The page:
7 Tips for Healthy Teeth and Gums

girl brushing dog's teeth

Studies show that nearly three-quarters of dogs and cats over the age of 3 suffer from periodontal disease. When left untreated, this can lead to tooth loss, infection, and damage to the kidneys, liver, and heart.

A good oral care routine is important in keeping your pet’s teeth and gums healthy. Most experts recommend yearly dental checkups and daily brushing, but be sure to consult a veterinarian for her recommendation. Whether you’re just beginning dental care or you regularly brush your pet’s teeth, here are some tips to keep in mind.

  • 1

    Know the signs of periodontal disease.

    Bad breath, inflamed or bleeding gums, excessive drooling, and difficulty chewing are all symptoms of periodontal disease. If you notice any of these, schedule an appointment with your vet to get it checked out.

  • 2

    Use the right tools.

    Make sure you have the right products to clean your pet’s teeth. You’ll need a toothbrush or finger brush designed for pets. Keep in mind your pet’s mouth size and choose a brush to match. Since pets can’t spit out toothpaste, they’ll also need a specially formulated product just for them. Many are flavored, so your pet will be much more likely to get used to brushing if it tastes good. C.E.T. and Oravet offer a variety of dental products, including toothbrushes, finger brushes, toothpastes, and gels. If you need specific product recommendations, talk to your vet.

  • 3

    Ease into it.

    If you don’t regularly brush your dog or cat’s teeth, gradually introduce it into her regular routine. It could take a few weeks before your pet is comfortable with brushing, so don’t rush the process. Start by getting your pet used to having her mouth, teeth, and gums touched. Once she’s comfortable with that, introduce toothpaste by letting her smell and lick it. If she seems uninterested in the toothpaste, you may want to try another flavor. Next, show her the toothbrush, allowing her to smell and lick it while you rub it on her face and lips. If your pet is especially skittish, try a piece of gauze instead. When your pet gets used to that, you’re ready to try brushing. Begin with only a few teeth the first few times you brush, then gradually introduce more teeth.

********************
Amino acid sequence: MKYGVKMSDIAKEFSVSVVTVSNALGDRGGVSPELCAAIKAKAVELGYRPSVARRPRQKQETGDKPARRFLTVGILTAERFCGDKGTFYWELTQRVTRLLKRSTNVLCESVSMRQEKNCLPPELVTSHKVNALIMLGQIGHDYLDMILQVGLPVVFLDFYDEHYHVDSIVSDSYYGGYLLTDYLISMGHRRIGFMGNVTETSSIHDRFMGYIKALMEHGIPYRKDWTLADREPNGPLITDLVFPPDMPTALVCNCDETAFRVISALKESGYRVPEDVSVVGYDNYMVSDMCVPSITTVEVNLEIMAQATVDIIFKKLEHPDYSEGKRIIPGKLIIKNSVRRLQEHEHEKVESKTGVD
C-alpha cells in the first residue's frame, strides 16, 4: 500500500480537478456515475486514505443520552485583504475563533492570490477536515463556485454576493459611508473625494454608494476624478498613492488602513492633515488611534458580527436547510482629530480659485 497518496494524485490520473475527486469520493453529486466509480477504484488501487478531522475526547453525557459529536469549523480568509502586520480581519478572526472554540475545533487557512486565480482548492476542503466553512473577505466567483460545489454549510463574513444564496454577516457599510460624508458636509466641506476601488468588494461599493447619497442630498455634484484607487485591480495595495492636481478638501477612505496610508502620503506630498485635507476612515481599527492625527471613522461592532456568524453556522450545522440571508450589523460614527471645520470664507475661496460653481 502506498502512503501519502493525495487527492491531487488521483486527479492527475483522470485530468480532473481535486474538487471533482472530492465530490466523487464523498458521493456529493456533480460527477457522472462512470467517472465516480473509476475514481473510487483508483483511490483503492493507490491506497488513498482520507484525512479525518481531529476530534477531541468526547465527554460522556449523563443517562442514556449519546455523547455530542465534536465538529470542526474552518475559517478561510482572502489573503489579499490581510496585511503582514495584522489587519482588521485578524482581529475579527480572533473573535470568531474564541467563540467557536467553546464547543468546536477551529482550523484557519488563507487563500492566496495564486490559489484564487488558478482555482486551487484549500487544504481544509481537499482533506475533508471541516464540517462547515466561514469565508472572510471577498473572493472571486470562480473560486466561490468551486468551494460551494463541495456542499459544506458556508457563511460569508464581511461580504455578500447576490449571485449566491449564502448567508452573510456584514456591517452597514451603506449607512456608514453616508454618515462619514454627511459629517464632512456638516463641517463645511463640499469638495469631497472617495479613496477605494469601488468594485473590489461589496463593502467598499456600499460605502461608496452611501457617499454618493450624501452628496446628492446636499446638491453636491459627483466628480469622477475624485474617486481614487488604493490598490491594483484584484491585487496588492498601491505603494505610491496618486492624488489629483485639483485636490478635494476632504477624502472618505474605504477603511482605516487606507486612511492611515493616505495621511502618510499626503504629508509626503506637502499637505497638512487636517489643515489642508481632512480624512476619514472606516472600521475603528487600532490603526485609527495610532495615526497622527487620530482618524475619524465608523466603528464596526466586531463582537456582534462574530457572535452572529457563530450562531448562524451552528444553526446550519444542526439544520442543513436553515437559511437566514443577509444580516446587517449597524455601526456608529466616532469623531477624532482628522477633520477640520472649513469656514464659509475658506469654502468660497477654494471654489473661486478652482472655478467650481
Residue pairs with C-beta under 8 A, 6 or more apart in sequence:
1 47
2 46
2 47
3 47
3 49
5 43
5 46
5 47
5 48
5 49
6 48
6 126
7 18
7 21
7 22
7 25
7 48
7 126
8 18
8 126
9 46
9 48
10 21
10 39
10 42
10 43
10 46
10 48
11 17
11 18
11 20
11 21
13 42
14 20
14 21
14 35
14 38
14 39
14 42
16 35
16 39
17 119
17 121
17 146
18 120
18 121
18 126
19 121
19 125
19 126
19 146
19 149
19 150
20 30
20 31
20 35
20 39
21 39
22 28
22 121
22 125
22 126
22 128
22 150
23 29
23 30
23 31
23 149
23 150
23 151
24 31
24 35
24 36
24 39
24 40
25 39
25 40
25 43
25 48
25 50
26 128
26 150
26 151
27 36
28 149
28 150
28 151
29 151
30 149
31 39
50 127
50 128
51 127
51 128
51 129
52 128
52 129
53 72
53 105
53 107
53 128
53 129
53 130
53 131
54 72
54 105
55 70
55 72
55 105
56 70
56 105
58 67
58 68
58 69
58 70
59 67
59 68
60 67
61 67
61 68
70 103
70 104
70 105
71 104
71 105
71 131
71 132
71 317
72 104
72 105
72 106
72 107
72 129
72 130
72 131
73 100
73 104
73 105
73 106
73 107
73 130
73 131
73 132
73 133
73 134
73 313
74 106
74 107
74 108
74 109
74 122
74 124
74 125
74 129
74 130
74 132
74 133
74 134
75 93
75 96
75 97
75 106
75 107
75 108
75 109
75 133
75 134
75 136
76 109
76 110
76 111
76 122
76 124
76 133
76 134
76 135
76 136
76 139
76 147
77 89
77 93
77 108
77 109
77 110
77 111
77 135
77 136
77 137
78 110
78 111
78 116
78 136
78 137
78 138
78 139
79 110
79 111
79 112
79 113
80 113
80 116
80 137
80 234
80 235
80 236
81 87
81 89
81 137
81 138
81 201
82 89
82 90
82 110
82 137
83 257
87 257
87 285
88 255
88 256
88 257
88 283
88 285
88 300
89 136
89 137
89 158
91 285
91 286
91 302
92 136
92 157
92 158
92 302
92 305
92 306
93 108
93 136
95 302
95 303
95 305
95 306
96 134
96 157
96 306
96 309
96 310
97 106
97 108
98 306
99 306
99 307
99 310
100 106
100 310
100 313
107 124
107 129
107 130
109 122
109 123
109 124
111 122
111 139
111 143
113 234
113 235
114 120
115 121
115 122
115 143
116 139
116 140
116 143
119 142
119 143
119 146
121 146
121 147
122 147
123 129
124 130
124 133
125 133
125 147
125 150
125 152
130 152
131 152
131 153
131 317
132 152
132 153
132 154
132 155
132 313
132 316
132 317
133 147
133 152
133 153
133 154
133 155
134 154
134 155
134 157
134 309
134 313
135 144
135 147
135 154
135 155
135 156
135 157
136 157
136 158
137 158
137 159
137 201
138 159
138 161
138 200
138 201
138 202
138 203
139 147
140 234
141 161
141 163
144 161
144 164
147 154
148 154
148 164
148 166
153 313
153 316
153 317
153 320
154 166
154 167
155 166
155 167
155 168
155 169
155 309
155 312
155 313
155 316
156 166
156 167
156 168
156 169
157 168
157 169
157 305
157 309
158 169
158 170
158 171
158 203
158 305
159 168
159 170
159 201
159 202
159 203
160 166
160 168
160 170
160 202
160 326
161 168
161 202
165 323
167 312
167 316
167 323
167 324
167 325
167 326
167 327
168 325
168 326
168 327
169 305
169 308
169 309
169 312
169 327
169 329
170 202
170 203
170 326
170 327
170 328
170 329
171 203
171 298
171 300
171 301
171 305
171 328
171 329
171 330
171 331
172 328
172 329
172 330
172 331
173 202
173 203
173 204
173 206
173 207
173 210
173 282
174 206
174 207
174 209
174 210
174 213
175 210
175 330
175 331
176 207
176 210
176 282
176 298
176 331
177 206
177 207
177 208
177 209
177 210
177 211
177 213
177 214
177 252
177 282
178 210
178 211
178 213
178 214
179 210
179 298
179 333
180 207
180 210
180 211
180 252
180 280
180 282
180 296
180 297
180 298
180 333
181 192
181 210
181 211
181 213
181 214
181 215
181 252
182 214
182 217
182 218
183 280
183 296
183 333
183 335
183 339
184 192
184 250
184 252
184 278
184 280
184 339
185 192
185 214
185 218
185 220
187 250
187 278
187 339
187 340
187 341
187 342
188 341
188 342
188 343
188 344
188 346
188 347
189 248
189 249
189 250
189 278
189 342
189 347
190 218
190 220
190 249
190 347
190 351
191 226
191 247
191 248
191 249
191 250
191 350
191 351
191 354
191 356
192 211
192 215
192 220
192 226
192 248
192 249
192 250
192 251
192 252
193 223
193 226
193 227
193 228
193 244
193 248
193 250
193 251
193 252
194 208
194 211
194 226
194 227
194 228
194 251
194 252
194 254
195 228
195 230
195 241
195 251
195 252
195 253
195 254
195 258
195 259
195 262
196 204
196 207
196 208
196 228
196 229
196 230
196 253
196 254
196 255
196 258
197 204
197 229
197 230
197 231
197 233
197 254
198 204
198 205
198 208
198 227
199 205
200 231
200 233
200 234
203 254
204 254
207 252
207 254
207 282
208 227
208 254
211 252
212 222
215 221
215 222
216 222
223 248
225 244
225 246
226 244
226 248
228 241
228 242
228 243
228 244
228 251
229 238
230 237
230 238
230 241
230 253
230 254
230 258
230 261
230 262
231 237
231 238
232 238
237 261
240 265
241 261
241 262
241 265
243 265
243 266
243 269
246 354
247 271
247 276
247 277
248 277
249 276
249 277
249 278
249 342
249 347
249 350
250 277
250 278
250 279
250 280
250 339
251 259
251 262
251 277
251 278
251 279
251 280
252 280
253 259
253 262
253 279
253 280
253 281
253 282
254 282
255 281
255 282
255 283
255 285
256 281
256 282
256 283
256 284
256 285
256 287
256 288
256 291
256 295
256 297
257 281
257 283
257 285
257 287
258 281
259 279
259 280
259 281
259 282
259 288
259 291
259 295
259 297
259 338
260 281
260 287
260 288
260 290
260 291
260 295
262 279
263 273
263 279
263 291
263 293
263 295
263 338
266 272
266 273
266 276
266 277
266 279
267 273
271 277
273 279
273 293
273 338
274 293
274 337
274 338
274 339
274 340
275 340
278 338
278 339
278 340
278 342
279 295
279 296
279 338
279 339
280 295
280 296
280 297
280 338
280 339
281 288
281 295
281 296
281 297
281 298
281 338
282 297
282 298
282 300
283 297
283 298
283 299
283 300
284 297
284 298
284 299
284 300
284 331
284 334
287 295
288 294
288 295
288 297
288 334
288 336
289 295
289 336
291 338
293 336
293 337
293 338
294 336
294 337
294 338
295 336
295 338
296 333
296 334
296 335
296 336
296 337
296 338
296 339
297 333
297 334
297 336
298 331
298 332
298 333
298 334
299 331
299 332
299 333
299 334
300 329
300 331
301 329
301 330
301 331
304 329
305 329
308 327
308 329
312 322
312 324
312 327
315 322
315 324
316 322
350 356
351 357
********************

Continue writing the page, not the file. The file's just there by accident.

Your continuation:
• 4

    Use the proper technique.

    Holding the toothbrush at a 45-degree angle, brush in circular motions. Focus on the outside surfaces and try to spend 30 seconds on each side of the mouth. You may need to lift your pet’s lips to reach some areas. When working each area, give a final downward stroke to dislodge the tartar. Don’t worry if you can’t get to the back side of your pet’s teeth. Tartar doesn’t usually accumulate there.

  • 5

    Incorporate dental treats and toys.

    While they’re not a substitute for regular brushing, dental treats and toys can help with oral health. The chewing action loosens tartar, reduces plaque, and prevents bad breath. Some treats and toys even have ridges that help clean between your pet’s teeth and stimulate the gums. Since not all pets should be given dental chews, be sure to check with your vet first.

  • 6

    Try a dental rinse.

    A capful added to your pet’s water bowl helps reduces plaque buildup, tartar, and the accumulation of bacteria. Water additives from brands like Oxyfresh don’t contain alcohol or harsh chemicals. Plus it’s tasteless and odorless, so your pet won’t even notice it’s there. Talk to your vet to see if a dental rinse should be added to your pet’s oral care routine.

  • 7

    Check with your vet about feeding your pet a dental-specific diet. 

    Some specially formulated diets can improve your pet’s dental health. They consist of pieces of kibble with a rough texture. Chewing it performs a scrubbing action that cleans the teeth. These diets are not suitable for all animals, so be sure to ask your vet if this is a good solution for your furry friend.